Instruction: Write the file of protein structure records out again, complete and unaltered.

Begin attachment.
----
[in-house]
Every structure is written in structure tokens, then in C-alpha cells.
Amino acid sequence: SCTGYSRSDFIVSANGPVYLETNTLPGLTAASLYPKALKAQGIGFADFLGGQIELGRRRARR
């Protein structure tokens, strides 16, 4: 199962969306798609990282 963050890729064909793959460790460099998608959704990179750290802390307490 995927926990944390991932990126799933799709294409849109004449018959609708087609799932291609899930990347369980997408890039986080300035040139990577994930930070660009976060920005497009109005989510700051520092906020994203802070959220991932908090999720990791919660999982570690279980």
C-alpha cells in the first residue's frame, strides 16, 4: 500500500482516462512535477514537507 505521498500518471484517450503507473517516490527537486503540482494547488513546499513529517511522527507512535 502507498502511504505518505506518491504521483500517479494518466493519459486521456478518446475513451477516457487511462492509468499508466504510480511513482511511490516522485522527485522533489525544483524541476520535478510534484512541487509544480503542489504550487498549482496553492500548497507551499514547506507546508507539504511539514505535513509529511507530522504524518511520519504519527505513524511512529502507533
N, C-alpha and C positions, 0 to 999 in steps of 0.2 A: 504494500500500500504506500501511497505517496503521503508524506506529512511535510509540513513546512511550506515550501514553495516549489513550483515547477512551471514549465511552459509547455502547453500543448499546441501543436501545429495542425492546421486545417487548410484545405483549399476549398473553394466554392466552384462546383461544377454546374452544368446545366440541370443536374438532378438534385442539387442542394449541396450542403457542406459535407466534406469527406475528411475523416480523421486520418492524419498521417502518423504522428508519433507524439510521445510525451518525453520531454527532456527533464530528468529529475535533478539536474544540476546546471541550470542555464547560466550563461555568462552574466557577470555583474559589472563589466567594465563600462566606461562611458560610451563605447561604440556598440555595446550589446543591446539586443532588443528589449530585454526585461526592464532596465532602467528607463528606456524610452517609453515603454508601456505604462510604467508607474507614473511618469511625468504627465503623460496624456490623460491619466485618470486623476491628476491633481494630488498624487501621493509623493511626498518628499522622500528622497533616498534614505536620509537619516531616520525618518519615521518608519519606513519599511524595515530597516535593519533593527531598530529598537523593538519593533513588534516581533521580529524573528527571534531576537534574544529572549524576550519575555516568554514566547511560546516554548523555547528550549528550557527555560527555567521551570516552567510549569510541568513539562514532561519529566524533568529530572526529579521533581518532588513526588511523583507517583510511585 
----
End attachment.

[in-house]
Every structure is written in structure tokens, then in C-alpha cells.
Amino acid sequence: SCTGYSRSDFIVSANGPVYLETNTLPGLTAASLYPKALKAQGIGFADFLGGQIELGRRRARR
């Protein structure tokens, strides 16, 4: 199962969306798609990282 963050890729064909793959460790460099998608959704990179750290802390307490 995927926990944390991932990126799933799709294409849109004449018959609708087609799932291609899930990347369980997408890039986080300035040139990577994930930070660009976060920005497009109005989510700051520092906020994203802070959220991932908090999720990791919660999982570690279980």
C-alpha cells in the first residue's frame, strides 16, 4: 500500500482516462512535477514537507 505521498500518471484517450503507473517516490527537486503540482494547488513546499513529517511522527507512535 502507498502511504505518505506518491504521483500517479494518466493519459486521456478518446475513451477516457487511462492509468499508466504510480511513482511511490516522485522527485522533489525544483524541476520535478510534484512541487509544480503542489504550487498549482496553492500548497507551499514547506507546508507539504511539514505535513509529511507530522504524518511520519504519527505513524511512529502507533
N, C-alpha and C positions, 0 to 999 in steps of 0.2 A: 504494500500500500504506500501511497505517496503521503508524506506529512511535510509540513513546512511550506515550501514553495516549489513550483515547477512551471514549465511552459509547455502547453500543448499546441501543436501545429495542425492546421486545417487548410484545405483549399476549398473553394466554392466552384462546383461544377454546374452544368446545366440541370443536374438532378438534385442539387442542394449541396450542403457542406459535407466534406469527406475528411475523416480523421486520418492524419498521417502518423504522428508519433507524439510521445510525451518525453520531454527532456527533464530528468529529475535533478539536474544540476546546471541550470542555464547560466550563461555568462552574466557577470555583474559589472563589466567594465563600462566606461562611458560610451563605447561604440556598440555595446550589446543591446539586443532588443528589449530585454526585461526592464532596465532602467528607463528606456524610452517609453515603454508601456505604462510604467508607474507614473511618469511625468504627465503623460496624456490623460491619466485618470486623476491628476491633481494630488498624487501621493509623493511626498518628499522622500528622497533616498534614505536620509537619516531616520525618518519615521518608519519606513519599511524595515530597516535593519533593527531598530529598537523593538519593533513588534516581533521580529524573528527571534531576537534574544529572549524576550519575555516568554514566547511560546516554548523555547528550549528550557527555560527555567521551570516552567510549569510541568513539562514532561519529566524533568529530572526529579521533581518532588513526588511523583507517583510511585 